When it comes to keeping your baby calm, a song does a much better job than speech.
That’s the finding from a new first-of-its-kind study co-led by University of Toronto Mississauga professor emeritus Sandra Trehub. Collaborating on the research with a professor and doctoral student at the University of Montreal, she found that singing to infants delays the onset of distress by twice as long as talking to them. The study was published in the online version of the journal Infancy.
“One of the things that probably makes singing so effective in terms of emotion regulation is the fact that it’s very repetitive and predictable; the timing is exact, you keep the beat,” says Trehub, director of the Music Development Lab at UTM’s Infant and Child Studies Centre in the Department of Psychology. “I think, in doing that, you can almost hypnotize infants, you capture them or distract them or whatever it is, but they become quite captivated by that rhythmic, repetitive material coming in.”
The research involved playing three types of sounds to 58 male and female infants, age seven to 10 months, who were put into two groups. One group was exposed to audio recordings of adult-directed speech (speech conducted in an adult tone of voice), as well as speech and song in an infant-directed style, all in French (the most familiar language for the infants). The other group was exposed to the same three stimuli in Turkish, to determine whether the simple, repetitive rhythms of the music would capture their attention despite their unfamiliarity with the language.
In both cases, the infants were seated in front of their mothers in a dimly lit sound booth that was covered with black cloth and had no toys, people or other stimuli. The objective was to determine how long the infants would attend to each recording before exhibiting the “cry face” — lowered brows, lip corners pulled to the side, mouth opening and raised cheeks.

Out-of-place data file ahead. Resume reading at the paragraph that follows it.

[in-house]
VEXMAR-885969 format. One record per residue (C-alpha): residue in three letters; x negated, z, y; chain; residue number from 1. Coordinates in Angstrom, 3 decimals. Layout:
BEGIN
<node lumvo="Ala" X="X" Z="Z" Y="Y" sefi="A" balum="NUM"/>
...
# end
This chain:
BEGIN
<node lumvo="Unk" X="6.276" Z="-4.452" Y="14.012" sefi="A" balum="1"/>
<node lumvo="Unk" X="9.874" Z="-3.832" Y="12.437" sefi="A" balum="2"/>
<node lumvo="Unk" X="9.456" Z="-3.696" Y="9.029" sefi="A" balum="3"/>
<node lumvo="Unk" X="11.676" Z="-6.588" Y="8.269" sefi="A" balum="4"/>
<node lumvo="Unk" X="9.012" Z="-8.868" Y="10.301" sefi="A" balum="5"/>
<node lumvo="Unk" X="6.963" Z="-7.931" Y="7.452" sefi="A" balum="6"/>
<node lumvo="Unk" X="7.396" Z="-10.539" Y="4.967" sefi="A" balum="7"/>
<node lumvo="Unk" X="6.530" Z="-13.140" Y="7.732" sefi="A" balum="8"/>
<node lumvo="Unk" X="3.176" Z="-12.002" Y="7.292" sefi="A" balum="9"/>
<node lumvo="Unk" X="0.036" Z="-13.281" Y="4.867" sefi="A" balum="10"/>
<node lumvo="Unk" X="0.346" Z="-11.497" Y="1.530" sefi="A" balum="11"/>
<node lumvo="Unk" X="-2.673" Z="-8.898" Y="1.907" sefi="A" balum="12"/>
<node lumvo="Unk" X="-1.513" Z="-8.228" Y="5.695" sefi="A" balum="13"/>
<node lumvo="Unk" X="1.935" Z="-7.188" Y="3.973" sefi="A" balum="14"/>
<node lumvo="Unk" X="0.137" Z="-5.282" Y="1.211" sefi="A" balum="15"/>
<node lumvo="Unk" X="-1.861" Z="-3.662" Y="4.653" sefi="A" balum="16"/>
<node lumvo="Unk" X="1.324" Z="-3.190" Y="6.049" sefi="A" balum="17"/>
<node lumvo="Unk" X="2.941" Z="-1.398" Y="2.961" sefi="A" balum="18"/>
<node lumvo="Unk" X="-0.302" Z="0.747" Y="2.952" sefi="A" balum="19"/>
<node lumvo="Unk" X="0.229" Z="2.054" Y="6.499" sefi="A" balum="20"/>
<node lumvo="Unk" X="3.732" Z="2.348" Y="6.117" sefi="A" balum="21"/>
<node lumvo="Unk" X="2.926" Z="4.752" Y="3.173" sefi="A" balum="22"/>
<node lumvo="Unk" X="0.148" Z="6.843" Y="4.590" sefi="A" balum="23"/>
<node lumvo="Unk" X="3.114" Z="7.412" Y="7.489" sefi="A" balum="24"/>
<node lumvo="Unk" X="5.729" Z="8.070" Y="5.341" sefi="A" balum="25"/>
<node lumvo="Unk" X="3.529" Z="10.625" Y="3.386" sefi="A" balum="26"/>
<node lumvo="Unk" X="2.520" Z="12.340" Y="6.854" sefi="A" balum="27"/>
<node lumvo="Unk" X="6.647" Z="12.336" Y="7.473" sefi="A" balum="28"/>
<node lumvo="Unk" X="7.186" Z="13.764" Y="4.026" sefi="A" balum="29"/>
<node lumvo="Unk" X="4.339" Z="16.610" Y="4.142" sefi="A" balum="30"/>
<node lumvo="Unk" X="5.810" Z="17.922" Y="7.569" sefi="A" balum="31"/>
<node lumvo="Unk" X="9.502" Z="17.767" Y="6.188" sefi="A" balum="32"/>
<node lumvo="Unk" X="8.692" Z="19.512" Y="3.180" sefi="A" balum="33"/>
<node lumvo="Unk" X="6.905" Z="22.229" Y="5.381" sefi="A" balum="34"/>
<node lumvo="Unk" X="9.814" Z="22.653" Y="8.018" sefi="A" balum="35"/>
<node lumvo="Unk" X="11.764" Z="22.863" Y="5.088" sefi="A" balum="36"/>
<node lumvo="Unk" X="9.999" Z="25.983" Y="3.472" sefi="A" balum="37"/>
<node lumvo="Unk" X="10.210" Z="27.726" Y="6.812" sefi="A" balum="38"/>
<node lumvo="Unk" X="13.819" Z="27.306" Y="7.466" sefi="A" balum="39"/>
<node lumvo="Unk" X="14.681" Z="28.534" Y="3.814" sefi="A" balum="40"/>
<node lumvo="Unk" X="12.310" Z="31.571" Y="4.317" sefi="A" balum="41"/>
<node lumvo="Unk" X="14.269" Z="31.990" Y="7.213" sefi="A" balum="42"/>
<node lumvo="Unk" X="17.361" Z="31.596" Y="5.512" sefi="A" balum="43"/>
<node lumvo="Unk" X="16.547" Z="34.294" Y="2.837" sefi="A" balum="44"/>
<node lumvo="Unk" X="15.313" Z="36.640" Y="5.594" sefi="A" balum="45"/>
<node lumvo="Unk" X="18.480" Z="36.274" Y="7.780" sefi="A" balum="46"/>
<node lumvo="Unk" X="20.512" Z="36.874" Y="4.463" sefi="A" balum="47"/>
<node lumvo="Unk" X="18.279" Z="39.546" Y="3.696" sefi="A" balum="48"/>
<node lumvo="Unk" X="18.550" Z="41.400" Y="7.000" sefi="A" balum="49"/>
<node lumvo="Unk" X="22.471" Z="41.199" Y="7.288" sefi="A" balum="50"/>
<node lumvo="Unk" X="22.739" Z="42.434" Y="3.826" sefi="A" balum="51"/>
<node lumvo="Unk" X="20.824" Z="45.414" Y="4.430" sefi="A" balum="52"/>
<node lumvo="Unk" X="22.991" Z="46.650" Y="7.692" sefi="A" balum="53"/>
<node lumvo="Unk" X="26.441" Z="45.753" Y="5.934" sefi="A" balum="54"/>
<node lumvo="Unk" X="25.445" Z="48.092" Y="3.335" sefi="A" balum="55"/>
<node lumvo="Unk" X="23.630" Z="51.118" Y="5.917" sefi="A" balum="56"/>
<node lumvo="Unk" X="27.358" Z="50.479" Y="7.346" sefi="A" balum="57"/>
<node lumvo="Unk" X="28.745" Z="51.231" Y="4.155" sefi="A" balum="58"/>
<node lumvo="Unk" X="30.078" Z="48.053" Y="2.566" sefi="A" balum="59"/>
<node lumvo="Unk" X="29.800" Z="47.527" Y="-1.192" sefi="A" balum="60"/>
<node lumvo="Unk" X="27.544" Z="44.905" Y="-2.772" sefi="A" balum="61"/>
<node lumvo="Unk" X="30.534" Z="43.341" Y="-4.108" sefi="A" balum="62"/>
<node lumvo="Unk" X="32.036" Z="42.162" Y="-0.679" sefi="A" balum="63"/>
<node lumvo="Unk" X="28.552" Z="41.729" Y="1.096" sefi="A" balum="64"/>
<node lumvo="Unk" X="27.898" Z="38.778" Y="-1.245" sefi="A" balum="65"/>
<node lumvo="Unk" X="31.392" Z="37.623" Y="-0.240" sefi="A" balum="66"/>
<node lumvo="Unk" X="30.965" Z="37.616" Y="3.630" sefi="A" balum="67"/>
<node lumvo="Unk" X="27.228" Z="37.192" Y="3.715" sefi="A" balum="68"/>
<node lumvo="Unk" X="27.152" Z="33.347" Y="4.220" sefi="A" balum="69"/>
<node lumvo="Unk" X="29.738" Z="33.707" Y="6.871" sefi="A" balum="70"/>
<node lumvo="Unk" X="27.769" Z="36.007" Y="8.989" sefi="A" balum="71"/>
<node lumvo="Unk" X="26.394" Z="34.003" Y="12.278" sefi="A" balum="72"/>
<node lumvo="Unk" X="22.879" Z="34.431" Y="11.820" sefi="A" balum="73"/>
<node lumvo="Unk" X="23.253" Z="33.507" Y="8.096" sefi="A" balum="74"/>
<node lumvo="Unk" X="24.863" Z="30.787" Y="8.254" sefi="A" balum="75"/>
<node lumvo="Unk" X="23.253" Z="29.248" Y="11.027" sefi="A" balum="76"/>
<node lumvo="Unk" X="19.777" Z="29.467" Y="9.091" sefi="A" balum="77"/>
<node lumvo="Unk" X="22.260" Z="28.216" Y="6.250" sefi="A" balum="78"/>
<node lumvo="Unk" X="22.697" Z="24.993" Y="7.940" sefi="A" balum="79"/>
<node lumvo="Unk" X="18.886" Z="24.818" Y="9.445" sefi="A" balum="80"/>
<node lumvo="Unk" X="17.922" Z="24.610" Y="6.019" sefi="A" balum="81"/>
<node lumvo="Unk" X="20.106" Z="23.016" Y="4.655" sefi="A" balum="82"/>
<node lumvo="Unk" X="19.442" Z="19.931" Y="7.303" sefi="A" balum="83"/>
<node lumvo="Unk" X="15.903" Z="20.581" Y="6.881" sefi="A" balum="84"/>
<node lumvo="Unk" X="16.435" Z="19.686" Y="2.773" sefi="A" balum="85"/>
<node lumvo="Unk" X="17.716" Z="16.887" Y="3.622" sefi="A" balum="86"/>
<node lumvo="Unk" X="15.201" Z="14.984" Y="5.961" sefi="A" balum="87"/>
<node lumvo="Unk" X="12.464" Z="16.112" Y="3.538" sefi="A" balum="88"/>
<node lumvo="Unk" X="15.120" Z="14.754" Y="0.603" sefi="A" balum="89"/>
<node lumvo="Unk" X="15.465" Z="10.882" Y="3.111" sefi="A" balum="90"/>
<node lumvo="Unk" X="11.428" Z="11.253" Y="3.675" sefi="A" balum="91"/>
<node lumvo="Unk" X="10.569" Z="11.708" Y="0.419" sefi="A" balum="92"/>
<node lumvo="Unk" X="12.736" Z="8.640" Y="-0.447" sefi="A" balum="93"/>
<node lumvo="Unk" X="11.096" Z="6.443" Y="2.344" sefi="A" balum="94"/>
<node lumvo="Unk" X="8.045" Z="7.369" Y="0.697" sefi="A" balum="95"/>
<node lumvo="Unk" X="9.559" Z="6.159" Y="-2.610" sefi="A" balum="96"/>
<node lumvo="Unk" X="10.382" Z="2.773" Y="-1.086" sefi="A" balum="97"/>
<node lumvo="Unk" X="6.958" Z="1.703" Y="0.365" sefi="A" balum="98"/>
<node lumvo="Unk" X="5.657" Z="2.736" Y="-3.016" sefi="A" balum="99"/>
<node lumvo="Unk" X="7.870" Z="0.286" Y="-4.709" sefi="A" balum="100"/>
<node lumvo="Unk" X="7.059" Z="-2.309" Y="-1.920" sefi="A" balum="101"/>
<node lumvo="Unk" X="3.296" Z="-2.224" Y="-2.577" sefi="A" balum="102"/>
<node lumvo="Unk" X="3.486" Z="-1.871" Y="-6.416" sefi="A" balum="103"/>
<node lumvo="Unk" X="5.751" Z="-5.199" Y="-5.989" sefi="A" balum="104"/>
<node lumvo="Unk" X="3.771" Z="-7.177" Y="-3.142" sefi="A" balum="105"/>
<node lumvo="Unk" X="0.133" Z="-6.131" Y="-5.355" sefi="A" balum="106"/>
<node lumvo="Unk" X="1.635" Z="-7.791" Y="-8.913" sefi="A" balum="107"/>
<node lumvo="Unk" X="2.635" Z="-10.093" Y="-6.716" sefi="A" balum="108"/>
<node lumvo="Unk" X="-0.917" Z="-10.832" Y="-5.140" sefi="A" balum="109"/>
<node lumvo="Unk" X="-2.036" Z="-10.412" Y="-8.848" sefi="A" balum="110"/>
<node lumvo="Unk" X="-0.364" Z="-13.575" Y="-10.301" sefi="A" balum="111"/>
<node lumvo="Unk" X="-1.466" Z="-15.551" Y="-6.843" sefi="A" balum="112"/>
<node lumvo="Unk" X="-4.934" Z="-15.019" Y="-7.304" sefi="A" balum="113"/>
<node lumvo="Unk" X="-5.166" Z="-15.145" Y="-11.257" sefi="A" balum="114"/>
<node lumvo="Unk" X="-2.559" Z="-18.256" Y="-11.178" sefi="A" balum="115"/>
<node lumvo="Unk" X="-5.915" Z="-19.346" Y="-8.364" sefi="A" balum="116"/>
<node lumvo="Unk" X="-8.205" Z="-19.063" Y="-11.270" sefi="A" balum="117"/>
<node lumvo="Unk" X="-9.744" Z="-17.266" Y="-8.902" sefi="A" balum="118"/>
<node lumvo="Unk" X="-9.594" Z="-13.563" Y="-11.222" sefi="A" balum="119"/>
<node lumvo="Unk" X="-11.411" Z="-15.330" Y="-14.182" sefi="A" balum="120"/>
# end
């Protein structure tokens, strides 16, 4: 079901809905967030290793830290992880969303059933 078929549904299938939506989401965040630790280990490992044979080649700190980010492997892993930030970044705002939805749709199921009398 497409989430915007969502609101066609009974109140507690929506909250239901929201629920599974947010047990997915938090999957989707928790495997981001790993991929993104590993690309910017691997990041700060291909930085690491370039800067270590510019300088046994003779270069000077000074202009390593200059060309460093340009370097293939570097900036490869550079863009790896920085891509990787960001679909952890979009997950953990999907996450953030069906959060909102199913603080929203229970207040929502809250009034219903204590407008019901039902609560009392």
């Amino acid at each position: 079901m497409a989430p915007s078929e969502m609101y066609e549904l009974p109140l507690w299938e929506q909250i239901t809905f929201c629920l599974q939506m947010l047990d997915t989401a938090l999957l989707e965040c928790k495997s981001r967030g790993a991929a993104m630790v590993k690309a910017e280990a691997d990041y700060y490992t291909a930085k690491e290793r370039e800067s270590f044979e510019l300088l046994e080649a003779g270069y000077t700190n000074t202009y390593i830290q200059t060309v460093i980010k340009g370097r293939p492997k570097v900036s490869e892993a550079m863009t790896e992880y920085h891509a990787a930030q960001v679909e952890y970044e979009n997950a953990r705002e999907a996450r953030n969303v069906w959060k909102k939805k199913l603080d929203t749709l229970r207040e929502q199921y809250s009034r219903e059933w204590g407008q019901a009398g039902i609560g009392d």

The babies in the group listening to Turkish sounds remained calm for an average duration of nine minutes while listening to the song. Their attention lasted just over four minutes for the infant-directed Turkish talk, and just under four minutes for the adult-directed Turkish talk. The results were similar for the French stimuli group, with the infants attending to the song for about six minutes.
The results, Trehub says, reflect that song, regardless of the level of familiarity with the language, is much more powerful than words at capturing the attention of infants, and helping them to regulate their emotions and avoid distress. She says it also shows that infants can be just as engaged by song as adults, even though they cannot show it with movements.
“When it’s singing, the words didn’t seem to matter, because the song was done very rhythmically in this lively, positive and pleasant manner, so it seemed to captivate them,” Trehub says. “Adults can dance, bob their head or tap their foot to a song, because their brains are tracking things in sync to the music. The suggestion with this study is that those internal things are happening in babies, even though you don’t see coordinated movement externally.”
Trehub says the findings will be useful to parents wanting to more effectively soothe their infant children, and to professionals who deal with infants and their caregivers, such as pediatricians and nurses.
The research was supported by funding from the Social Sciences and Humanities Research Council of Canada, Advancing Interdisciplinary Research in Singing, the Natural Sciences and Engineering Research Council of Canada, and the Fonds de recherche du Québec.